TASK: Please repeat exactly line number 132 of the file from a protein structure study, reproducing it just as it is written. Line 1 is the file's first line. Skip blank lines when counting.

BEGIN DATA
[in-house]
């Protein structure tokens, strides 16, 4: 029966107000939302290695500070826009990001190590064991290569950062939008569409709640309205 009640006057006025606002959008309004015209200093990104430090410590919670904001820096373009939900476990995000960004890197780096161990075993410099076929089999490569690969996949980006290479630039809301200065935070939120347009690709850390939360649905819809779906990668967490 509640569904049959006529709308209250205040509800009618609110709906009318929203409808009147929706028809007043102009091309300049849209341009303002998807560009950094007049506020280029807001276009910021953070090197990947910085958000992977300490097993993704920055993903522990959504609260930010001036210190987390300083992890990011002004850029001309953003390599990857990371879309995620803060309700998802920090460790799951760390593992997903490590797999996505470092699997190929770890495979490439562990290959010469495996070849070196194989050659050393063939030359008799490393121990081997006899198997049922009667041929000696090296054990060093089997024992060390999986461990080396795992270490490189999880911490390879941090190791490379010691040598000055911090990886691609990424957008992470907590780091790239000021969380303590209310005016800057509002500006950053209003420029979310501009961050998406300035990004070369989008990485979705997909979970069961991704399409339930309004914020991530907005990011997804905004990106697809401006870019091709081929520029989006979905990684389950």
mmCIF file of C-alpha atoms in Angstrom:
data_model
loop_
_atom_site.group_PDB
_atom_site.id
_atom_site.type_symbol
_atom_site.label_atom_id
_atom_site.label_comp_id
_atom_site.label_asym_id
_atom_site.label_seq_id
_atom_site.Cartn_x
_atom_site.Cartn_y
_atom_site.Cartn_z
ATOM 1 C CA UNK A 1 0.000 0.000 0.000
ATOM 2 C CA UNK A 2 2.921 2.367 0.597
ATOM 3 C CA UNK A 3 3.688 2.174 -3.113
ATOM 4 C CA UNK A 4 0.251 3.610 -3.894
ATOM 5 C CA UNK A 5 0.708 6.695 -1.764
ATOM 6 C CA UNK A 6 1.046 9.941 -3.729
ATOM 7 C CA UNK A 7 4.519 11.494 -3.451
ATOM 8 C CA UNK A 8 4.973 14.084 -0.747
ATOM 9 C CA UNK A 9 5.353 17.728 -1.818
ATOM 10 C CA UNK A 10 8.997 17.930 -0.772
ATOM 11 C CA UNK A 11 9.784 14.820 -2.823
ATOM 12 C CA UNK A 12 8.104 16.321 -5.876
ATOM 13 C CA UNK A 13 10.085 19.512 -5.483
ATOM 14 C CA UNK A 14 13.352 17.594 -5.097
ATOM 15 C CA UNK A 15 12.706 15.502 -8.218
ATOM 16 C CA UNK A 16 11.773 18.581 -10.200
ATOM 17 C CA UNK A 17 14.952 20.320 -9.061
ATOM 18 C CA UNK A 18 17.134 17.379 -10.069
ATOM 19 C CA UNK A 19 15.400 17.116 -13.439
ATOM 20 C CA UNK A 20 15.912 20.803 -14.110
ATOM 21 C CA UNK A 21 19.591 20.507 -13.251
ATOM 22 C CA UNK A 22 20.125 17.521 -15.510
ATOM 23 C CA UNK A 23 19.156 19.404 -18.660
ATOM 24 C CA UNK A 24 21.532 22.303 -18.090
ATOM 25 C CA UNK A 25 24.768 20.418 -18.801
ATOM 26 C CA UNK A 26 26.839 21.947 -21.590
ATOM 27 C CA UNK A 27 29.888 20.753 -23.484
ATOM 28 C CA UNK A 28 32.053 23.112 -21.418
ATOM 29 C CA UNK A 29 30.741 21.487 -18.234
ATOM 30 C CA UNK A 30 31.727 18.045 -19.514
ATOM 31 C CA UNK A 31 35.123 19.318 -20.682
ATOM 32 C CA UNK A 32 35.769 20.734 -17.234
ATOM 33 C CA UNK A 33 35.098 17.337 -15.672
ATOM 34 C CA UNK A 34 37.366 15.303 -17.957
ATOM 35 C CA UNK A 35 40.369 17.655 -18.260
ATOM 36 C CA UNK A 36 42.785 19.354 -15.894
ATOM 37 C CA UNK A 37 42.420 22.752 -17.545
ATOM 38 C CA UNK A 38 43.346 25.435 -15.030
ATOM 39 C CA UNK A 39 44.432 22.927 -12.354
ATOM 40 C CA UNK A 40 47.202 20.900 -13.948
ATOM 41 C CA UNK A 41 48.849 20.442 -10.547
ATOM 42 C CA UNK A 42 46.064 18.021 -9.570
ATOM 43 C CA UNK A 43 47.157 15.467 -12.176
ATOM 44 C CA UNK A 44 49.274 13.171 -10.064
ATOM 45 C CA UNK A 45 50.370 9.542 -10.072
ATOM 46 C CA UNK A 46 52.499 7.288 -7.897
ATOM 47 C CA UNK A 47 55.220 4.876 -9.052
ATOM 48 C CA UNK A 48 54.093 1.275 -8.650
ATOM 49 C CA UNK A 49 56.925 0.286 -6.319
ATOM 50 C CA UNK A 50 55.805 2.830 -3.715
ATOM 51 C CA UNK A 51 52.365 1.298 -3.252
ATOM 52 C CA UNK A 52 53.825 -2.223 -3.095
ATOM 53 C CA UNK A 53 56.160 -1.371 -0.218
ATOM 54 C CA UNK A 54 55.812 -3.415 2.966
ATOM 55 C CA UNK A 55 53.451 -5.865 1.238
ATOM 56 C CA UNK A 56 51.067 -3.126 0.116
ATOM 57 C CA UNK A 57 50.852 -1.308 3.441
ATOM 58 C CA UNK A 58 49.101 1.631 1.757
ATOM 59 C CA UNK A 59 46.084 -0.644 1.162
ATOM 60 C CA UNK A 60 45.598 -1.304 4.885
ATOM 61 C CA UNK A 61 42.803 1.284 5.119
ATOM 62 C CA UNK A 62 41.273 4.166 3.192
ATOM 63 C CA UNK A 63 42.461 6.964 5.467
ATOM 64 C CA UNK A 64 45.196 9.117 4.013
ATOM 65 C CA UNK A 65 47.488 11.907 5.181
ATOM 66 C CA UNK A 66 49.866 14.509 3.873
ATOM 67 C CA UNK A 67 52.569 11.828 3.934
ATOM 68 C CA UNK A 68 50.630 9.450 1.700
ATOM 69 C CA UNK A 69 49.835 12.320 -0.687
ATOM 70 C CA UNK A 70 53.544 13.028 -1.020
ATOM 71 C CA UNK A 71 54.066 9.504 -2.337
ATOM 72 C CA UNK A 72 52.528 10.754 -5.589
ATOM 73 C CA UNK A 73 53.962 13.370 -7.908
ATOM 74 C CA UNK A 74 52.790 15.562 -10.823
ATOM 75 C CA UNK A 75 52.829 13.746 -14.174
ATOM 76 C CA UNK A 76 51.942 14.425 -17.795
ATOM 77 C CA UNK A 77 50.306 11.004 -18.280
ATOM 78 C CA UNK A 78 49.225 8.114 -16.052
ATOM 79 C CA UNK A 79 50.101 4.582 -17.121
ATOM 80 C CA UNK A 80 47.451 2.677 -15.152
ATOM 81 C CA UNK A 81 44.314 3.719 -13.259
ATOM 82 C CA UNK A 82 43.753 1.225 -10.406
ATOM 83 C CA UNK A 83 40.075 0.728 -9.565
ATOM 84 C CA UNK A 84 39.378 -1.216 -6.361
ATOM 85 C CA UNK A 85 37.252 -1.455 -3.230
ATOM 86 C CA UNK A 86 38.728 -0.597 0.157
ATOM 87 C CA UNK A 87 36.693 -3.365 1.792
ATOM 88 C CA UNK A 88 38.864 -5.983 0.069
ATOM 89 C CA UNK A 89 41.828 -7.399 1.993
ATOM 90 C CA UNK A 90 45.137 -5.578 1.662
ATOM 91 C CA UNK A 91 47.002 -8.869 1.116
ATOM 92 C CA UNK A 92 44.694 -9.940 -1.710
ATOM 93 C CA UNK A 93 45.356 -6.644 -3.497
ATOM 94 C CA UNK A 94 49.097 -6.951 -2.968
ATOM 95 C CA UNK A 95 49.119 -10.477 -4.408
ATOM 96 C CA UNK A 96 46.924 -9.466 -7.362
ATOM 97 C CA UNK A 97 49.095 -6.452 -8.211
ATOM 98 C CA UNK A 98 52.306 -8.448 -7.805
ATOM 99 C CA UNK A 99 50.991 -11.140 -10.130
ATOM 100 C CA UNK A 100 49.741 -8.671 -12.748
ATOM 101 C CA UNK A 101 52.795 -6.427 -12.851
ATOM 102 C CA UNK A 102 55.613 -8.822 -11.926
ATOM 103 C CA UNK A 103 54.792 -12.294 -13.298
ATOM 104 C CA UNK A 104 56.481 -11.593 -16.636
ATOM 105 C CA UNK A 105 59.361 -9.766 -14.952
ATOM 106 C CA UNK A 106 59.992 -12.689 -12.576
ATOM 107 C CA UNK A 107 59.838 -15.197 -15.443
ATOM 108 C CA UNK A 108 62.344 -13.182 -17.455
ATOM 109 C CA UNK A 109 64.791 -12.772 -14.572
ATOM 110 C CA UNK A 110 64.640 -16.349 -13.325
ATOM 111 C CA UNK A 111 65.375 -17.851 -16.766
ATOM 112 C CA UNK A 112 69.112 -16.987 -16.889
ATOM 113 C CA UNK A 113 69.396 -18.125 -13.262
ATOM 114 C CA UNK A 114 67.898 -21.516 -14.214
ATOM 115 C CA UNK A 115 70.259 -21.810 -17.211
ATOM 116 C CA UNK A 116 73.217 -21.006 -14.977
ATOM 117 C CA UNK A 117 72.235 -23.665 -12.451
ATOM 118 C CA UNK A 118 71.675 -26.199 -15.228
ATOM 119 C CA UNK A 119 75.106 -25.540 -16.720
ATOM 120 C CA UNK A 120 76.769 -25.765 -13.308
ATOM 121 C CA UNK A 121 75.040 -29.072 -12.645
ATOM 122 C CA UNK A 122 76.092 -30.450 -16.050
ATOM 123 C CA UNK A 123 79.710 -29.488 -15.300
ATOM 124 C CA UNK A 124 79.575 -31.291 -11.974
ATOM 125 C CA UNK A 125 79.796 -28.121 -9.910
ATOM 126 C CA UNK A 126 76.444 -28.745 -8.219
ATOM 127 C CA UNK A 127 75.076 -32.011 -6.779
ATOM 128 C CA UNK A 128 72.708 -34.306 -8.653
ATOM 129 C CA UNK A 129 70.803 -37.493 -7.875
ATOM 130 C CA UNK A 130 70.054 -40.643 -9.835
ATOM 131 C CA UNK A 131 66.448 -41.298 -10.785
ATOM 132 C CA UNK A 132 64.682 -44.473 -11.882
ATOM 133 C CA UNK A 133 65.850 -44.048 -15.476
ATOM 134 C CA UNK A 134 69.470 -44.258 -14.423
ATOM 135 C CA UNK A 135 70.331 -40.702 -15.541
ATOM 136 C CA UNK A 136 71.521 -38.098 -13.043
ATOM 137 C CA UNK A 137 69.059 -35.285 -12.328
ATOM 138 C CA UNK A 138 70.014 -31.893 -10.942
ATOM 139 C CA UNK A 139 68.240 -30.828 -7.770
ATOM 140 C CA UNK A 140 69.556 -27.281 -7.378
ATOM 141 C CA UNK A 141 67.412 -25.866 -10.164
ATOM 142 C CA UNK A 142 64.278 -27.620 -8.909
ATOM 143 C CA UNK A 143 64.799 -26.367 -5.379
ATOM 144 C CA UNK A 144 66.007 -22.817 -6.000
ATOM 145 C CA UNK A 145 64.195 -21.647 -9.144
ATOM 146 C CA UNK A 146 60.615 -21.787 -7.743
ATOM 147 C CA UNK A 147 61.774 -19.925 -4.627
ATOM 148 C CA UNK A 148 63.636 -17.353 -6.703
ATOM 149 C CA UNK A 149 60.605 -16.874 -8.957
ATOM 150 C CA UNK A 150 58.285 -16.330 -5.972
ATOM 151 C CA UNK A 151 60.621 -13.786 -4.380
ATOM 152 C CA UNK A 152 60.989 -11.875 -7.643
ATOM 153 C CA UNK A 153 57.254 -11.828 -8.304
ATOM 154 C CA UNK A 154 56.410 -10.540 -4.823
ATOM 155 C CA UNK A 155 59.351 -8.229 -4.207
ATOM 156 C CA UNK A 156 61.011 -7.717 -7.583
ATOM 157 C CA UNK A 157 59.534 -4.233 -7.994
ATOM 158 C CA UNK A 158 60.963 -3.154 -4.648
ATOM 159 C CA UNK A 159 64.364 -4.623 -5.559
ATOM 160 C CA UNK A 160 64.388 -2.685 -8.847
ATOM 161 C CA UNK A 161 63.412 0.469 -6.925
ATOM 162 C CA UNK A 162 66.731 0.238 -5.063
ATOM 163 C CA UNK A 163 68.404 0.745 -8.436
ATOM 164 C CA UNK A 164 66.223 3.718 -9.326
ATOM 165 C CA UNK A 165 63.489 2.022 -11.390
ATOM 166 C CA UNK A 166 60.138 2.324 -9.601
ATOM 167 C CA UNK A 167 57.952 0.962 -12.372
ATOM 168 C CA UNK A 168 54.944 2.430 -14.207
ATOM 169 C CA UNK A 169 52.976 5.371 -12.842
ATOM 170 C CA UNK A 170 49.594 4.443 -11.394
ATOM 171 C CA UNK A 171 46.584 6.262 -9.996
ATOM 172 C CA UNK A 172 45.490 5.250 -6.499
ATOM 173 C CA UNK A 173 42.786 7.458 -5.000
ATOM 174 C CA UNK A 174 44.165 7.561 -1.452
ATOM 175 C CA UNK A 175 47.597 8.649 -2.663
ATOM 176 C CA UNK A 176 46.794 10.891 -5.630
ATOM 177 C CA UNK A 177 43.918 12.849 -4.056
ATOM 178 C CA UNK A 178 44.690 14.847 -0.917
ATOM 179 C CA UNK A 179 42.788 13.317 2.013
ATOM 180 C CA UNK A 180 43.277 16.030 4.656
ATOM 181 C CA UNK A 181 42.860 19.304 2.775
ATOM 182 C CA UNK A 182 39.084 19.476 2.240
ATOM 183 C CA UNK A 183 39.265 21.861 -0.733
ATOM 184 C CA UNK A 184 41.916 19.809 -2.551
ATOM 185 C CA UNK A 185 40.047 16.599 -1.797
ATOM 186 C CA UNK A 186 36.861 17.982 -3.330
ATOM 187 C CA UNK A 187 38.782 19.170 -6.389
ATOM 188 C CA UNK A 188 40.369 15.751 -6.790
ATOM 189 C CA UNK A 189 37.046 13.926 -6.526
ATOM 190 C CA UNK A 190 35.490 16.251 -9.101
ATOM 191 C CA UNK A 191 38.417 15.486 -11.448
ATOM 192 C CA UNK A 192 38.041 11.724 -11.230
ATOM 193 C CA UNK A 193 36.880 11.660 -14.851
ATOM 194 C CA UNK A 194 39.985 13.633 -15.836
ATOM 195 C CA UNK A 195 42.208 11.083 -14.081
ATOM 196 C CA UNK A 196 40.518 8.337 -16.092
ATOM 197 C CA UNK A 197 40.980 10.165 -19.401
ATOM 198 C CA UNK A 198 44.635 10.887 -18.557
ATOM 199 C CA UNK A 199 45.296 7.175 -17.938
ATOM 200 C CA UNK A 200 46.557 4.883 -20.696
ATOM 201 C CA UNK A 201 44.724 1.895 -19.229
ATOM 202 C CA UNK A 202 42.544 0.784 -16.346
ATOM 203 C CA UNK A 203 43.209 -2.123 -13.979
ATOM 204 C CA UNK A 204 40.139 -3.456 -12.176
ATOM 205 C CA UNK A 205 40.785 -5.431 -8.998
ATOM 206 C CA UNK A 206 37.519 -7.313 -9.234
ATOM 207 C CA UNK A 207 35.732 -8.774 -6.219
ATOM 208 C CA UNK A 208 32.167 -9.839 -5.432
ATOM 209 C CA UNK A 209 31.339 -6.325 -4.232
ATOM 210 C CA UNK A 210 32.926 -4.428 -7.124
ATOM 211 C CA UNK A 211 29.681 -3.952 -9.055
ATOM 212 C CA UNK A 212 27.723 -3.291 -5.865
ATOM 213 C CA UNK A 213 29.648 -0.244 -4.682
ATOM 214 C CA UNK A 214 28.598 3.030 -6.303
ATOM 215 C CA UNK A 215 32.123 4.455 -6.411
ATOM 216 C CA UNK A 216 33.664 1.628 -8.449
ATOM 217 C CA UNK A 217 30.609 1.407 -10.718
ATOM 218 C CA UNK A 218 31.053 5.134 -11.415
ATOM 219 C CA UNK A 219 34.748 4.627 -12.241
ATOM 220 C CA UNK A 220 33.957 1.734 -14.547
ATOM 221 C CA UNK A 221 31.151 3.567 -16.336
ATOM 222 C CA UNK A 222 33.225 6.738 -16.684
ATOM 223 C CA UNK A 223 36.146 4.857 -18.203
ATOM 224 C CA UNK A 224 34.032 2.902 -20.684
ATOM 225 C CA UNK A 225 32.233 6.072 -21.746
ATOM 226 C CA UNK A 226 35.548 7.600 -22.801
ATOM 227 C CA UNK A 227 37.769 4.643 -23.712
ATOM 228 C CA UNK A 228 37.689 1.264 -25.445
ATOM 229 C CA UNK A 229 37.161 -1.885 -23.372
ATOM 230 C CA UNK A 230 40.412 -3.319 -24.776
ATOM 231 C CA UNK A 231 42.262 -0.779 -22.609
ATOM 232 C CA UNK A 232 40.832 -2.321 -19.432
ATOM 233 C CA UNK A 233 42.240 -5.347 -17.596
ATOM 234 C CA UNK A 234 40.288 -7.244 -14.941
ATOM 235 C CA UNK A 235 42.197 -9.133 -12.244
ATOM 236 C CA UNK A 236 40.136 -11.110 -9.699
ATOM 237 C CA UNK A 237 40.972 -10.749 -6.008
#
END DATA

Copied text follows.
ATOM 117 C CA UNK A 117 72.235 -23.665 -12.451